• Public display of affection (kissing and hugging) is considered offensive.
• When removing shoes, sandals or slippers place them the right way up. Placing them upside down is considered to bring bad luck. Inside a home or temple is it is common place to remove shoes, seek advice from your host or temple guide to clarify and direct you.
• Physical disciplining such as hitting or spanking a child by a parent is not considered improper in Nepal, though there are varying views and ideas. You will observe this at times throughout Nepal. We suggest that you don’t try and intervene. In the event that someone disciplines a child or minor in an in-appropriate manner you can be assured that another Nepali person will step in. They understand the cultural norms and nuances.
• Animals may be sacrificed during Hindu festivals and in other religious and non-religious activities such as a visit to a witch doctor. We suggest that you don’t try and intervene. This is likely to cause offence. Make enquiries with regard to what is to happen at a festival or religious event if you wish to avoid such a situation.
• In general, Nepali people are highly uncomfortable with nudity and immodest clothing. To avoid this, men should wear a top, even when it is hot. Women should cover shoulders and wear skirt/shorts at least to the knee. This is the case both in urban, rural settings and when trekking.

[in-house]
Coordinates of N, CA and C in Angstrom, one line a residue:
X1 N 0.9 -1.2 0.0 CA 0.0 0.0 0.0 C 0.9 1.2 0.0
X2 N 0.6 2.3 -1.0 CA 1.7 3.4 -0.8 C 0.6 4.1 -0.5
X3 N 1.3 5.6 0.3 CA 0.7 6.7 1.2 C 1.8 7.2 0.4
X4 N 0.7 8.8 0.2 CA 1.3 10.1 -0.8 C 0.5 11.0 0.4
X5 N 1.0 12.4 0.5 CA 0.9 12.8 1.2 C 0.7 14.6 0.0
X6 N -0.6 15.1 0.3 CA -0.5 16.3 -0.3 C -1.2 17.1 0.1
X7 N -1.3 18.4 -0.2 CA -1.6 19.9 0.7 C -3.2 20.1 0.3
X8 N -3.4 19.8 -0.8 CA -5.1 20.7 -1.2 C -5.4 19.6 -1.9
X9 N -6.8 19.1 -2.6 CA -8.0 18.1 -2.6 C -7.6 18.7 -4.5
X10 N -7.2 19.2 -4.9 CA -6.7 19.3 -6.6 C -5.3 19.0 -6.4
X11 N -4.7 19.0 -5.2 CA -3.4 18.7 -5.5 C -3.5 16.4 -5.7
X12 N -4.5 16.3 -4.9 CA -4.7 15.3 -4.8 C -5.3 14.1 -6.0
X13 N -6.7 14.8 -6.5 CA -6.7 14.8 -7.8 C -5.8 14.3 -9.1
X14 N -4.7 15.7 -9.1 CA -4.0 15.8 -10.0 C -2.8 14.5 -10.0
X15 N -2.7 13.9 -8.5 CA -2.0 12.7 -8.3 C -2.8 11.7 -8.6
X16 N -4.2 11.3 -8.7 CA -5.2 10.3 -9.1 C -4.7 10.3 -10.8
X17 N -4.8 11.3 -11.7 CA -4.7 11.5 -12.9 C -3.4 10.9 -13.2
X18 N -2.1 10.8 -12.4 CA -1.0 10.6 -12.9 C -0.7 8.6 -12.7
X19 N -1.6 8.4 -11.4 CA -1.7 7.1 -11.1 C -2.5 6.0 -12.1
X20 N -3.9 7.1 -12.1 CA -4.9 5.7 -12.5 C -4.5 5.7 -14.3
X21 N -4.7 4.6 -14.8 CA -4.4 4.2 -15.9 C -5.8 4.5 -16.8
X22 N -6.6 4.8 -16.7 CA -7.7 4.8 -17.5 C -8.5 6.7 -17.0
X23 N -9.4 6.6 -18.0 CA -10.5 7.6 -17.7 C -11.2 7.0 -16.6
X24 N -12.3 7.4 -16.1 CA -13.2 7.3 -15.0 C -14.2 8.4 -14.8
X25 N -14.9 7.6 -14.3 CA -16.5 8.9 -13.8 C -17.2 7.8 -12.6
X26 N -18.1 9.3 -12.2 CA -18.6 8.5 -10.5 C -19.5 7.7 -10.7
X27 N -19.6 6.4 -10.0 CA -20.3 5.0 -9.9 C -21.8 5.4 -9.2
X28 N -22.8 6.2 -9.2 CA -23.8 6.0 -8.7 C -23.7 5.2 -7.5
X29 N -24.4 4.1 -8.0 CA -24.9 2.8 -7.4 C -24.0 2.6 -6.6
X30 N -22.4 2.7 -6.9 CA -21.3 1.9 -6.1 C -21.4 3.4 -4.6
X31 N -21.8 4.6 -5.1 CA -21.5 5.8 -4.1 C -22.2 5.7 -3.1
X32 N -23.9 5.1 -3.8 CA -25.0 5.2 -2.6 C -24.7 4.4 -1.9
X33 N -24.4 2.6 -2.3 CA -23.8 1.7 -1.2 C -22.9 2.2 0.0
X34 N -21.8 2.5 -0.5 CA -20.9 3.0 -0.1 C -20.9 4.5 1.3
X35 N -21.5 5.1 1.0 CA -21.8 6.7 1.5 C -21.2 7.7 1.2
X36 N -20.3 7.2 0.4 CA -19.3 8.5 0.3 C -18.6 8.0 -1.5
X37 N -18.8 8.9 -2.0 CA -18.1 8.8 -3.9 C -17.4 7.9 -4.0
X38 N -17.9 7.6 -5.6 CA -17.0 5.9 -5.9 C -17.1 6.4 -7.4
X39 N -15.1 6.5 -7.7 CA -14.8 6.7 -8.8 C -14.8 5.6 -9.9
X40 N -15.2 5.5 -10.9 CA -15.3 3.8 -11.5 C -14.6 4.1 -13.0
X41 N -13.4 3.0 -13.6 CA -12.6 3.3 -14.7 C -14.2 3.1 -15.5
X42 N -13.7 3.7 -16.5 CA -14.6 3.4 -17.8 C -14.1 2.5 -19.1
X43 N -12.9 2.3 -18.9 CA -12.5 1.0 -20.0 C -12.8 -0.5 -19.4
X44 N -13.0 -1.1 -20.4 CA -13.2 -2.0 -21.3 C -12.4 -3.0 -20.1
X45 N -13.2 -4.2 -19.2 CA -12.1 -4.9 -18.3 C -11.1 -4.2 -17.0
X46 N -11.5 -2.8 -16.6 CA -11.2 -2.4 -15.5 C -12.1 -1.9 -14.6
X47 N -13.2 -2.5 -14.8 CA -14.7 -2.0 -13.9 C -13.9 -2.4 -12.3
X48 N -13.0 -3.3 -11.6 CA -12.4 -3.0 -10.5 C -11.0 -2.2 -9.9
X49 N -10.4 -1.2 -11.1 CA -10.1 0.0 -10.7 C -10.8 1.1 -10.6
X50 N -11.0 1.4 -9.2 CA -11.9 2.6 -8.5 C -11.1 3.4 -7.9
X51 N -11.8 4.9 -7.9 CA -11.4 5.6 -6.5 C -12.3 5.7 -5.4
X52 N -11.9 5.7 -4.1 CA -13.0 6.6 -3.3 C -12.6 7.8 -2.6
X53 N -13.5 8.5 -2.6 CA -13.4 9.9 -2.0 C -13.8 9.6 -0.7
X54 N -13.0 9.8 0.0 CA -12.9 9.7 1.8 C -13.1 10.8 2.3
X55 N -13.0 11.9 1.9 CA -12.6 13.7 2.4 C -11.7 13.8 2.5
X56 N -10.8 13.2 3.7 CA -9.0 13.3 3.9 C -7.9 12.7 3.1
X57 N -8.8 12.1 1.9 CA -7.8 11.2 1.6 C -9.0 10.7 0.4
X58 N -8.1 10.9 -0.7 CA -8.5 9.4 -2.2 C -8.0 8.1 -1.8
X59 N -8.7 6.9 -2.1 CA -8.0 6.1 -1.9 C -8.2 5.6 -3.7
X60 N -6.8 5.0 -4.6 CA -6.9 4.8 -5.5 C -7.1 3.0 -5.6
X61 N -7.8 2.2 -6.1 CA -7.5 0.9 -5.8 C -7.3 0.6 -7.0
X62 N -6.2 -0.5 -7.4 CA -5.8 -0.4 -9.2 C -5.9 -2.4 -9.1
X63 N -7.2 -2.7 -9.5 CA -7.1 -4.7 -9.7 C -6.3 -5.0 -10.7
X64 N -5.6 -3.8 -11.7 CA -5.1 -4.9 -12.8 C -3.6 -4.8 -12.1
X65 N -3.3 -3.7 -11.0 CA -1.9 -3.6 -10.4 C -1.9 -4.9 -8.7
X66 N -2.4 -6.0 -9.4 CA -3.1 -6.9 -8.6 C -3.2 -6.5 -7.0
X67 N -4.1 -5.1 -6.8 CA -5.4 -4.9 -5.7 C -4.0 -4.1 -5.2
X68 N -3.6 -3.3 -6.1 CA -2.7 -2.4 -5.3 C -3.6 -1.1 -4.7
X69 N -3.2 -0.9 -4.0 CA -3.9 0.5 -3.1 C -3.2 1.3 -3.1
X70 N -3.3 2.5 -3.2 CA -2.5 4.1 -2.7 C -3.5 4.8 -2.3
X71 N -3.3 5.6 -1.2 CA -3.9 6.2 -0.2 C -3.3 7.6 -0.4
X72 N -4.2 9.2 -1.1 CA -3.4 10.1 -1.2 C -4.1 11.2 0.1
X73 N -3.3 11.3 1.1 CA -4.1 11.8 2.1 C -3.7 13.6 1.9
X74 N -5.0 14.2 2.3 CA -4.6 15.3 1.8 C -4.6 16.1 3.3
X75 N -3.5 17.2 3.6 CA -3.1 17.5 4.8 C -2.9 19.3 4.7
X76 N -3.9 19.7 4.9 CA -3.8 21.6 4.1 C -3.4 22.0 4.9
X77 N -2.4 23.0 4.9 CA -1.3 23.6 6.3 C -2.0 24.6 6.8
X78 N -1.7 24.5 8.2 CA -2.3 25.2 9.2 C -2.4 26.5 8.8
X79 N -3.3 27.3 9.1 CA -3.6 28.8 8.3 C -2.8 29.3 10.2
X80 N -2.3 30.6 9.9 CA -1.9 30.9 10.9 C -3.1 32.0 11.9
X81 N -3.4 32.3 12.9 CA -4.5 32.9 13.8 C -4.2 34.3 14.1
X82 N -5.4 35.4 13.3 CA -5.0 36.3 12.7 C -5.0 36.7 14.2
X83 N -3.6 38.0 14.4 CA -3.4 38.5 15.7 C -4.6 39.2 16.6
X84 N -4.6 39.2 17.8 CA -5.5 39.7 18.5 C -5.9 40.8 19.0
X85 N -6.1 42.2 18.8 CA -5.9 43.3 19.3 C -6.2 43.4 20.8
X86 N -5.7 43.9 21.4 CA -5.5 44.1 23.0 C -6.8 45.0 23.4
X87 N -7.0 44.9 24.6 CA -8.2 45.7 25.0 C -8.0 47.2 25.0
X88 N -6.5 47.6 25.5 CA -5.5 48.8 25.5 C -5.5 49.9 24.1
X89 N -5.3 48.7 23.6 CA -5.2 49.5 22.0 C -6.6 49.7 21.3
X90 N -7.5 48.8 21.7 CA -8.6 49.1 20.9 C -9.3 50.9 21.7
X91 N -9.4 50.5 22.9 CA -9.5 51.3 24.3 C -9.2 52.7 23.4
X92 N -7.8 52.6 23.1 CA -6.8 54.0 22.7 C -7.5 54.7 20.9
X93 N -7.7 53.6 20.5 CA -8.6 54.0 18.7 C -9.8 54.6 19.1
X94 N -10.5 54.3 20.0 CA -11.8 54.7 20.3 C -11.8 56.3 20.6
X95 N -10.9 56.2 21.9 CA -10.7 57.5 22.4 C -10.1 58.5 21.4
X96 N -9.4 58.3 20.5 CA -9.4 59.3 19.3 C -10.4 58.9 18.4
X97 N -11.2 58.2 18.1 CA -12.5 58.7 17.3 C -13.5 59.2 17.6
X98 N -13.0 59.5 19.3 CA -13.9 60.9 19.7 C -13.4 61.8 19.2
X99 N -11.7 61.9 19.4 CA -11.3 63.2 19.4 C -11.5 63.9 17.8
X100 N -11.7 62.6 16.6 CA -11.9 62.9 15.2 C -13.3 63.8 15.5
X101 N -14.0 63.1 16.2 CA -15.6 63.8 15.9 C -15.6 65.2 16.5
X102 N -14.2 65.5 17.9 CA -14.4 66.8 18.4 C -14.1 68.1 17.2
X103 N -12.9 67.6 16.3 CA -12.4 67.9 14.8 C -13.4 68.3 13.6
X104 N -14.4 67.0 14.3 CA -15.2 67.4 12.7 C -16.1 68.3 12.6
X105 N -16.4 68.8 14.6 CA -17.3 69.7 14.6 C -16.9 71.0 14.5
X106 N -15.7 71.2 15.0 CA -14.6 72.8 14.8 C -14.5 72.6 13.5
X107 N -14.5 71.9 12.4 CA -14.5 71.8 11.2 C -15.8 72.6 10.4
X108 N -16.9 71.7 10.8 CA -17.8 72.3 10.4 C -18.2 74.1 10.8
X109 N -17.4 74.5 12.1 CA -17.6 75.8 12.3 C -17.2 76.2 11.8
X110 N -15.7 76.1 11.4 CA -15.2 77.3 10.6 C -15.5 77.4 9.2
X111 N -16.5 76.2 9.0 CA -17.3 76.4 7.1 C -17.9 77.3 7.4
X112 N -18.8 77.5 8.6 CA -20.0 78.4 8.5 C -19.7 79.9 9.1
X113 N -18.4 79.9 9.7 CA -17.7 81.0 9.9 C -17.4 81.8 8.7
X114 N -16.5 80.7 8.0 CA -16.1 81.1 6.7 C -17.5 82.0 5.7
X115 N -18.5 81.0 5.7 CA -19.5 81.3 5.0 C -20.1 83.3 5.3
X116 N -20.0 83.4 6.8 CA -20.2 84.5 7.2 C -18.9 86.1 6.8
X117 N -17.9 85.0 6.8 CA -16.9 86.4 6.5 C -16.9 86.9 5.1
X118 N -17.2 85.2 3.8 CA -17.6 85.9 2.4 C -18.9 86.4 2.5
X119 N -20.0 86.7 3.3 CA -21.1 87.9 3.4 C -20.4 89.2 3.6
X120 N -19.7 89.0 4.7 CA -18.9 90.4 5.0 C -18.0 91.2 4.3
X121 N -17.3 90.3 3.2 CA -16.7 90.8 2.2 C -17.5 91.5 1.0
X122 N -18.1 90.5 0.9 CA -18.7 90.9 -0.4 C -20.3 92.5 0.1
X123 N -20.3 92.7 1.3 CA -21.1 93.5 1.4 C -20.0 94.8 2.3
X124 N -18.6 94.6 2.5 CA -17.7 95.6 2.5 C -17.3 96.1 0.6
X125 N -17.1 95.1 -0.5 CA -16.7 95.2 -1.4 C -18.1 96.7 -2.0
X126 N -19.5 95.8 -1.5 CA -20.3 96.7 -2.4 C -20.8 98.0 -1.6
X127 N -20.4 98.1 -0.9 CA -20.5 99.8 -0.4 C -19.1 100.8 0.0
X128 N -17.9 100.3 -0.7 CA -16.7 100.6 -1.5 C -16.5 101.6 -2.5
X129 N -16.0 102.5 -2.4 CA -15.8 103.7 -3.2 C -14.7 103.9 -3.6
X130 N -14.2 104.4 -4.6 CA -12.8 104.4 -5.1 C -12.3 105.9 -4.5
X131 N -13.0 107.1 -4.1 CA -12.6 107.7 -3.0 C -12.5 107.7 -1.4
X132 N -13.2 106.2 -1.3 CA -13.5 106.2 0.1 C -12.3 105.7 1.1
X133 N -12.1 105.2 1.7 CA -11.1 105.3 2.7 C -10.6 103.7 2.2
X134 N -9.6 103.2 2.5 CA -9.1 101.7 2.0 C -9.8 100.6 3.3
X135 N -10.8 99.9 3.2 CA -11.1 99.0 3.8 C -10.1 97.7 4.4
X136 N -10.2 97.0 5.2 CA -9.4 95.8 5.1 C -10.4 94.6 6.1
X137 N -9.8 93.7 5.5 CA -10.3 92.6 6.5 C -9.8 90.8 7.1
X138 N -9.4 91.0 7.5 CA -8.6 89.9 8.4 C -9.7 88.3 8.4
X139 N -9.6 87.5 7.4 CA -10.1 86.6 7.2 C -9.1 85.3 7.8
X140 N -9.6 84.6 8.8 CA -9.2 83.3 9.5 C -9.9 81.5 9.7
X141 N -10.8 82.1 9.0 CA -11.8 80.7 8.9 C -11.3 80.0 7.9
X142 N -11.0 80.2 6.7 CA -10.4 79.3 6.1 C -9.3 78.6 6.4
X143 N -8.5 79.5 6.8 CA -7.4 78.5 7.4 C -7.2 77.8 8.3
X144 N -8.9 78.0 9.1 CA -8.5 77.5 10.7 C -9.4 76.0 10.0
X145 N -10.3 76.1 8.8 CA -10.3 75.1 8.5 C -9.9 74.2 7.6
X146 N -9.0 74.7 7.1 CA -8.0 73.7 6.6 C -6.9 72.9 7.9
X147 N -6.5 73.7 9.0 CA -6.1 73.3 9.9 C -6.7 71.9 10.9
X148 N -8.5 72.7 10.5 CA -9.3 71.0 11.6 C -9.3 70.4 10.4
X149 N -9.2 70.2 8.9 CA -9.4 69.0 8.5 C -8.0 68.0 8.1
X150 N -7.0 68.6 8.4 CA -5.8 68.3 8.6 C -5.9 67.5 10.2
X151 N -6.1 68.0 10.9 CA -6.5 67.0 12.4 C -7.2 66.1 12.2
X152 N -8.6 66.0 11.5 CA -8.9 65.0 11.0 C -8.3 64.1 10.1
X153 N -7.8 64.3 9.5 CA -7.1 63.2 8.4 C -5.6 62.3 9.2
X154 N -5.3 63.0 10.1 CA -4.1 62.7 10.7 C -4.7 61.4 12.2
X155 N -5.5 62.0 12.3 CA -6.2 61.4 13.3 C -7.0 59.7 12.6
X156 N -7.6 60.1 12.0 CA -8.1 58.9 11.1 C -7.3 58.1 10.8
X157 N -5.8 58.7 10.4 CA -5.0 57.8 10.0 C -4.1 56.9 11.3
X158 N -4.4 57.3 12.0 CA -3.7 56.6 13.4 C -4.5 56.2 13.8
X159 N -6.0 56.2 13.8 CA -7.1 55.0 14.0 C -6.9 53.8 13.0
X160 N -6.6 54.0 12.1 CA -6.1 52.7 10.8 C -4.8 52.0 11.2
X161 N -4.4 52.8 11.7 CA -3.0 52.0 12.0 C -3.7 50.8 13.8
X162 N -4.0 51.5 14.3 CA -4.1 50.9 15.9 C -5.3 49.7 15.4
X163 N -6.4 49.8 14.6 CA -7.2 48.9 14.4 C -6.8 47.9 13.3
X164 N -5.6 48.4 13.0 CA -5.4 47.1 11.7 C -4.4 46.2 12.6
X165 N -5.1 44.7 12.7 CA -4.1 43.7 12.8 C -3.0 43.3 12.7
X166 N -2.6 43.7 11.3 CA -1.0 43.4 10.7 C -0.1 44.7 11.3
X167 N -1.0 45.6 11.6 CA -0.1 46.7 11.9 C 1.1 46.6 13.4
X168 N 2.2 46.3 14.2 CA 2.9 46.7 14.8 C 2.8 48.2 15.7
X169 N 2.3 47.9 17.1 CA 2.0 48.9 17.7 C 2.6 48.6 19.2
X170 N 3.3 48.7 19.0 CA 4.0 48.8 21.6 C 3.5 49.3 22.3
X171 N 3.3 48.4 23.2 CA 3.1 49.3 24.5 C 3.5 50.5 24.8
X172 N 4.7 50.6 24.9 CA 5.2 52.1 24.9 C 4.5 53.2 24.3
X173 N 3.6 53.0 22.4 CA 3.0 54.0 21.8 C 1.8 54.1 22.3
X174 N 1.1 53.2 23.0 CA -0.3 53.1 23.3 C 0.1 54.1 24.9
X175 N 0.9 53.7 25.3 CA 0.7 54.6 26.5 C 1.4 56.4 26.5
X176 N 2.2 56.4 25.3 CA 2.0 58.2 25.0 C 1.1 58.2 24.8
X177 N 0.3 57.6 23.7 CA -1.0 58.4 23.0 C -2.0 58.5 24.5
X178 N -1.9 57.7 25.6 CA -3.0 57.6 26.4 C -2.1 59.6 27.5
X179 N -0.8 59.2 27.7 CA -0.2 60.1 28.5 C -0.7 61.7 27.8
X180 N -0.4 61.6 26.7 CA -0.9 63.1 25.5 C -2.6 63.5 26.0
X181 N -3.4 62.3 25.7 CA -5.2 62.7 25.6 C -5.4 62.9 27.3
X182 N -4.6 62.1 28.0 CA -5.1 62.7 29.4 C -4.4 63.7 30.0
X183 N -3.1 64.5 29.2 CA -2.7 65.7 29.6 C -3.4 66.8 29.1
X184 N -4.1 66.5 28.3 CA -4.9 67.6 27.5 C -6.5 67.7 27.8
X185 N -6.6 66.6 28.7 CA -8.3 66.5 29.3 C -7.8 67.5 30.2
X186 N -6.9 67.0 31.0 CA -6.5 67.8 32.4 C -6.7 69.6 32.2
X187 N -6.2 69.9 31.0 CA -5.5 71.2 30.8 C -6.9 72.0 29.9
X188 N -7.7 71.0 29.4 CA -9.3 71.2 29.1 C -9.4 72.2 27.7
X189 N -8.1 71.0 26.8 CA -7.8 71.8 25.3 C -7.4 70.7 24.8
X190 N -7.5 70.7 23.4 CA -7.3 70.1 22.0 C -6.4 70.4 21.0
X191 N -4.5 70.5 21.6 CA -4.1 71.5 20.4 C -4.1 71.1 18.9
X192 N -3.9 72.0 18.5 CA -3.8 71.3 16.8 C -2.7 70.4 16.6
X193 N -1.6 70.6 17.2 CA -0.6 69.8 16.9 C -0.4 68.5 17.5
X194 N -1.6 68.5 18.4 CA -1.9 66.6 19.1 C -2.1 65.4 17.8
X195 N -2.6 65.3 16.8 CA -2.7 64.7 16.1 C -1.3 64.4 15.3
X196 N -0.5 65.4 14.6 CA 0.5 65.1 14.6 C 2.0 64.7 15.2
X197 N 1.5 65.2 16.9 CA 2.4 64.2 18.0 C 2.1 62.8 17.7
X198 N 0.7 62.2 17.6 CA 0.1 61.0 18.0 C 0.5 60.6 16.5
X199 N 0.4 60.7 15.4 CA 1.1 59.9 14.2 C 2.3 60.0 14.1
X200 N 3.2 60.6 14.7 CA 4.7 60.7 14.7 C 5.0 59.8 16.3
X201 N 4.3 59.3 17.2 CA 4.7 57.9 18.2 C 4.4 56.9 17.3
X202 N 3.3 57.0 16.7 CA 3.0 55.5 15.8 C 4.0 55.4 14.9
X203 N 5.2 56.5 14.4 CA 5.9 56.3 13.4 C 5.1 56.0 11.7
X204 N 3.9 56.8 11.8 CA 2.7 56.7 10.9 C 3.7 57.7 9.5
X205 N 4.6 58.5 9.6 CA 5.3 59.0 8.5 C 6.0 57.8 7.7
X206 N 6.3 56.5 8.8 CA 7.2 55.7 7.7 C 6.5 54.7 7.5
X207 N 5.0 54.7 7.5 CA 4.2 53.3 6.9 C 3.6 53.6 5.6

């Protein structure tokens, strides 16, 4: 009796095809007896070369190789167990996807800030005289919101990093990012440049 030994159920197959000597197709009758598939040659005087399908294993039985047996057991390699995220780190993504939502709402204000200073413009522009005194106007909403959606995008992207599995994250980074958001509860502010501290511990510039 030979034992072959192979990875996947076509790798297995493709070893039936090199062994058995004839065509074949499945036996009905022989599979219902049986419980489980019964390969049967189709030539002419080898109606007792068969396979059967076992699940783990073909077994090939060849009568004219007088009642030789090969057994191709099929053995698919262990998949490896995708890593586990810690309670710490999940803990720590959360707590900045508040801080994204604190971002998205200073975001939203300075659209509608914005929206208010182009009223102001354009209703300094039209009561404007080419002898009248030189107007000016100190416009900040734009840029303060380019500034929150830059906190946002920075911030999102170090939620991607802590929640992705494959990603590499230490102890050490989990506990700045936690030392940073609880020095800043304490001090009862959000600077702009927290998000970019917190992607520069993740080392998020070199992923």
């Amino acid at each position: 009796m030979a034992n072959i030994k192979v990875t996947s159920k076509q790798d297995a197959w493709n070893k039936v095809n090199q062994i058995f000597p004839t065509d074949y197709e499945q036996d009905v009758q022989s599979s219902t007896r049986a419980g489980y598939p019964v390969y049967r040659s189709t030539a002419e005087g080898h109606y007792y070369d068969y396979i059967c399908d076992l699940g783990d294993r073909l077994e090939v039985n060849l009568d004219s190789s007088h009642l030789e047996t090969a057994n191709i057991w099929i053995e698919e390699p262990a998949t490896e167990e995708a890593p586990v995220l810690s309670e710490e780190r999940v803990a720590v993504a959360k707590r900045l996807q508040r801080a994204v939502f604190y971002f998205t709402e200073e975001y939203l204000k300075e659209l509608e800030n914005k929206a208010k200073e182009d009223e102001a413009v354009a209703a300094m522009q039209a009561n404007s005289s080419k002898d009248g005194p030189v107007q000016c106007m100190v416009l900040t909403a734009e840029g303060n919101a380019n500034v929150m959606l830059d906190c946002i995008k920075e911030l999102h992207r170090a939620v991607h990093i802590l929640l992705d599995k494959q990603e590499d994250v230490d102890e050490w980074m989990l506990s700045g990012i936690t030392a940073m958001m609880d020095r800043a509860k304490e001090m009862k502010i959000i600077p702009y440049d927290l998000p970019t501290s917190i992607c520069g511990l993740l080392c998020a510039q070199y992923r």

• If you decide to wear Nepali traditional clothing (kurta or sari for women, daurasuruwal and dhakatopi cap for men) this is usually welcomed as a sign that you respect Nepali culture.
• Nepali people take pride in their appearance and whilst it is not necessary to be too particular, having a clean and tidy appearance shows respect for yourself and for those around you – so keeping your clothing, hair and facial hair tidy will be appreciated.
On the street / General
• Be attentive on the street, assume that a vehicle may be on the opposite side that you expect it to approach. On a busy street without lights or an obvious crossing point, you may wish to cross the road with other Nepali people. A simple smile of recognition of the situation and you will find they will provide assistance.
• Buses stop even in places there aren’t bus stops. Just wave. They will stop.